When Roth IRAs first became available to Americans in 1997, they marked a brand-new investing opportunity for retirement savers. Yet Roth IRAs have never become as popular as many believed they would, and the reason is simple: Many fear that they're too good to be true. Specifically, the concern among would-be retirement savers is that future lawmakers will retroactively take away the amazing tax benefit that makes Roth IRAs so attractive as a retirement-savings vehicle.
The huge tax break Roth IRAs offer
Prior to the introduction of the Roth IRA, the primary attraction of retirement accounts was the up-front tax deduction that you got for making contributions. With both traditional IRAs and employer-sponsored retirement plans like 401(k)s, the money you put into your retirement account reduces your taxable income, cutting your current tax bill and letting you take advantage of tax deferral within the retirement account throughout your career.
The trade-off, though, is that when you take money out of a traditional IRA or 401(k), you have to pay tax on that amount. Essentially, what the IRS gives you up front, it takes away in retirement. For many retirees, this arrangement works well, as a tax deduction during the high-income years of your career will outweigh the taxes you pay later if you end up retiring in a lower tax bracket.
Roth IRAs, however, reverse savers' incentives. Roths offer no tax deduction when you make contributions. But in retirement, withdrawals are tax-free, even for the income and capital gains that investments within the Roth account generated. That's a huge pool of tax-free savings that can make it far easier for people to plan what their retirement will look like.
Yet as powerful as that benefit is, Roth IRAs have never really caught on: Just 8% of total IRA assets are in Roth IRAs, according to figures from the Employee Benefits Research Institute's IRA Database. Roth IRAs make up less than a quarter of all IRA accounts, and although Roths have seen balances grow at a faster pace recently, they still tend to have substantially less money on average than corresponding traditional IRA accounts.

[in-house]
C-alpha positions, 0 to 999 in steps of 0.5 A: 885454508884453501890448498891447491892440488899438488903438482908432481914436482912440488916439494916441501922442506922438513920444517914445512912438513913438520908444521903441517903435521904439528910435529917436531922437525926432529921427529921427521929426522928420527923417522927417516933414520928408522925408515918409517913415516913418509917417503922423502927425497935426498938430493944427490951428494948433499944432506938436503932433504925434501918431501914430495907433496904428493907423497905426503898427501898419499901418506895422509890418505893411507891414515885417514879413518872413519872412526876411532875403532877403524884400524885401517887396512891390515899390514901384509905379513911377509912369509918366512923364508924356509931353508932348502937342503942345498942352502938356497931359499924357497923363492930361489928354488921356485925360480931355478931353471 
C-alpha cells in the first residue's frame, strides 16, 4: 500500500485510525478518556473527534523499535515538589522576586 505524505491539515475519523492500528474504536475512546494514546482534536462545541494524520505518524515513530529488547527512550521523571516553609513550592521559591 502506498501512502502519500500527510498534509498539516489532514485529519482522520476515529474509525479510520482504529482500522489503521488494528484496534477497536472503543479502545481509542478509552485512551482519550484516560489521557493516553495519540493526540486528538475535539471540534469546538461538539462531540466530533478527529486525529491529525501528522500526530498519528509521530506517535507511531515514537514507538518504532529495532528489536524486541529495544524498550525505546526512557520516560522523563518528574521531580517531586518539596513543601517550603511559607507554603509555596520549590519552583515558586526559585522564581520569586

A honeypot for Congress?
The fear that many Americans have about Roth IRAs is that lawmakers will see the pool of Roth IRA assets as a potential source of future tax revenue. With the federal budget still running substantial deficits, the temptation to view tax-free Roths as an opportunity to impose new taxes won't go away anytime soon.
In addition, what some people see as abuse of the tax-free nature of Roth IRAs has led to past scrutiny. A few years ago, Yelp board chairman Max Levchin gained notoriety for using his Roth IRA to hold a portion of his stake in the social-network review service, earning a nine-figure tax-free windfall when Yelp went public. Other stories of investors in the hedge fund and private-equity world using financial engineering to boost their Roth IRA balances also drew attention from critics of the tax-free accounts. Future lawmakers could use those extraordinary stories as a justification for taxing Roth IRAs more broadly.
Still, there are reasons not to fear Roth IRA taxation. So far, even proposed changes to Roth IRAs have centered on less important aspects of the accounts. For instance, the President's budget proposal earlier this year included a provision to force Roth IRA account holders to take required minimum distributions starting at age 70-1/2, as traditional IRA investors already have to do. It also provided for the end of so-called "stretch" treatment for all inherited IRAs, requiring heirs to withdraw all balances within five years after the death of the primary account-holder.
More importantly, at this point, lawmakers have an incentive to encourage Roth IRA use. Every dollar of traditional IRA money that gets converted to a Roth IRA brings in tax revenue now, and any hint of future curbs on Roth benefits would hurt conversion volume. Down the road, once enough money is locked in Roth IRAs, the political will against imposing taxes on a huge swath of the American population should be stronger. That increases the likelihood that any future changes to Roth IRAs would be prospective, rather than retroactive, grandfathering existing account-holders to retain their benefits.
There's no telling for sure what future lawmakers might do to Roth IRAs. But given the advantages of using Roth IRAs for many Americans, you should still consider them as part of your retirement planning. For those in low tax brackets right now, Roth IRAs could be your best available savings option in order to retire rich -- and you shouldn't let an uncertain future scare you out of using them.
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